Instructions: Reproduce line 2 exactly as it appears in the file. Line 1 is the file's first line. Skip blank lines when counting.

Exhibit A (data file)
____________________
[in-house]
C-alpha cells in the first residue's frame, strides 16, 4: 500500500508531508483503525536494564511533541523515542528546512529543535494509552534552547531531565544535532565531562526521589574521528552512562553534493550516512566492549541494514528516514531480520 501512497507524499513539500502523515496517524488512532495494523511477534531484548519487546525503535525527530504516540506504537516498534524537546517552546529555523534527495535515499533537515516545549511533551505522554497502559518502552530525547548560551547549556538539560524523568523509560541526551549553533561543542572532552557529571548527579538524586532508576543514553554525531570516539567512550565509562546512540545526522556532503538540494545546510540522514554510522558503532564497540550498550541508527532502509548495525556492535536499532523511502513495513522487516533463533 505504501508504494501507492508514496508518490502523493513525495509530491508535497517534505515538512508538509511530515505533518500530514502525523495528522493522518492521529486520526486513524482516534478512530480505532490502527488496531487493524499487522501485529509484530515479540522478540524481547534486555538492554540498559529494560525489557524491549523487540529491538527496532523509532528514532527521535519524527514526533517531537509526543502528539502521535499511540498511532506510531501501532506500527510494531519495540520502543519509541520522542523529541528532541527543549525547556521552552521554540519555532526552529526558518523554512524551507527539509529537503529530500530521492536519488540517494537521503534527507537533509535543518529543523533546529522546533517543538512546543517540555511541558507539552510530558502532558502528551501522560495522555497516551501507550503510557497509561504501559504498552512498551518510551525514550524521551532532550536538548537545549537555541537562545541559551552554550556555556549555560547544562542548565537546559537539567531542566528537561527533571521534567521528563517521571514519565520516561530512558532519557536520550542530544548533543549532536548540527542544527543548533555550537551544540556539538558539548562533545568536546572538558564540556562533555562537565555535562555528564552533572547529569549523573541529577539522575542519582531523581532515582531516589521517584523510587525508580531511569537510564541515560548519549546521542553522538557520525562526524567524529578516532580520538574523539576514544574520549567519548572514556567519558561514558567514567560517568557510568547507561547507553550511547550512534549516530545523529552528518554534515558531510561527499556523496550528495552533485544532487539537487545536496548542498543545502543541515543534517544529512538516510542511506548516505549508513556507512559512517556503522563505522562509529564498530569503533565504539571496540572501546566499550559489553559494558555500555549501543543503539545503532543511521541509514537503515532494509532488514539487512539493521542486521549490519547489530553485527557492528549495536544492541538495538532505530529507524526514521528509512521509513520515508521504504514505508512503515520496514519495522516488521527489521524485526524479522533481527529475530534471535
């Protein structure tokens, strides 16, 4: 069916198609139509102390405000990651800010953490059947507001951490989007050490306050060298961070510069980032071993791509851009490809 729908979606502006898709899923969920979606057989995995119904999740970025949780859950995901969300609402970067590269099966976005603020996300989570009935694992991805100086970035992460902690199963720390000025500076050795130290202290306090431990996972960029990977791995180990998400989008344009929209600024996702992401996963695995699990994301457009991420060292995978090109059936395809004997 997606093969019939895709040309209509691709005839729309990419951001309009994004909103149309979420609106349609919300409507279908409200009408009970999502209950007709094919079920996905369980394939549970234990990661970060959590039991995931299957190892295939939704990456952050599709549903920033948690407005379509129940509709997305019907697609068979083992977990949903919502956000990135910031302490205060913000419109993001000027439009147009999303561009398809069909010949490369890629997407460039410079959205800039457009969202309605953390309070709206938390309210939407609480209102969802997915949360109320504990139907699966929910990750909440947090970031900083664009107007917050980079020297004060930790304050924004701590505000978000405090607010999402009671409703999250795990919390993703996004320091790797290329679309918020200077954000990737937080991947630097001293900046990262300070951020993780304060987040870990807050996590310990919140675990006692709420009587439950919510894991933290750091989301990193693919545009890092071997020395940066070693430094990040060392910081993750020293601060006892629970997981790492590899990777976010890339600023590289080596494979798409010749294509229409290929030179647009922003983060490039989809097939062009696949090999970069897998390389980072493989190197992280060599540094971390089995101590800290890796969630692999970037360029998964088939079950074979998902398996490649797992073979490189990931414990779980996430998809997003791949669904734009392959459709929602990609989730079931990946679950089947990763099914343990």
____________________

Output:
C-alpha cells in the first residue's frame, strides 16, 4: 500500500508531508483503525536494564511533541523515542528546512529543535494509552534552547531531565544535532565531562526521589574521528552512562553534493550516512566492549541494514528516514531480520 501512497507524499513539500502523515496517524488512532495494523511477534531484548519487546525503535525527530504516540506504537516498534524537546517552546529555523534527495535515499533537515516545549511533551505522554497502559518502552530525547548560551547549556538539560524523568523509560541526551549553533561543542572532552557529571548527579538524586532508576543514553554525531570516539567512550565509562546512540545526522556532503538540494545546510540522514554510522558503532564497540550498550541508527532502509548495525556492535536499532523511502513495513522487516533463533 505504501508504494501507492508514496508518490502523493513525495509530491508535497517534505515538512508538509511530515505533518500530514502525523495528522493522518492521529486520526486513524482516534478512530480505532490502527488496531487493524499487522501485529509484530515479540522478540524481547534486555538492554540498559529494560525489557524491549523487540529491538527496532523509532528514532527521535519524527514526533517531537509526543502528539502521535499511540498511532506510531501501532506500527510494531519495540520502543519509541520522542523529541528532541527543549525547556521552552521554540519555532526552529526558518523554512524551507527539509529537503529530500530521492536519488540517494537521503534527507537533509535543518529543523533546529522546533517543538512546543517540555511541558507539552510530558502532558502528551501522560495522555497516551501507550503510557497509561504501559504498552512498551518510551525514550524521551532532550536538548537545549537555541537562545541559551552554550556555556549555560547544562542548565537546559537539567531542566528537561527533571521534567521528563517521571514519565520516561530512558532519557536520550542530544548533543549532536548540527542544527543548533555550537551544540556539538558539548562533545568536546572538558564540556562533555562537565555535562555528564552533572547529569549523573541529577539522575542519582531523581532515582531516589521517584523510587525508580531511569537510564541515560548519549546521542553522538557520525562526524567524529578516532580520538574523539576514544574520549567519548572514556567519558561514558567514567560517568557510568547507561547507553550511547550512534549516530545523529552528518554534515558531510561527499556523496550528495552533485544532487539537487545536496548542498543545502543541515543534517544529512538516510542511506548516505549508513556507512559512517556503522563505522562509529564498530569503533565504539571496540572501546566499550559489553559494558555500555549501543543503539545503532543511521541509514537503515532494509532488514539487512539493521542486521549490519547489530553485527557492528549495536544492541538495538532505530529507524526514521528509512521509513520515508521504504514505508512503515520496514519495522516488521527489521524485526524479522533481527529475530534471535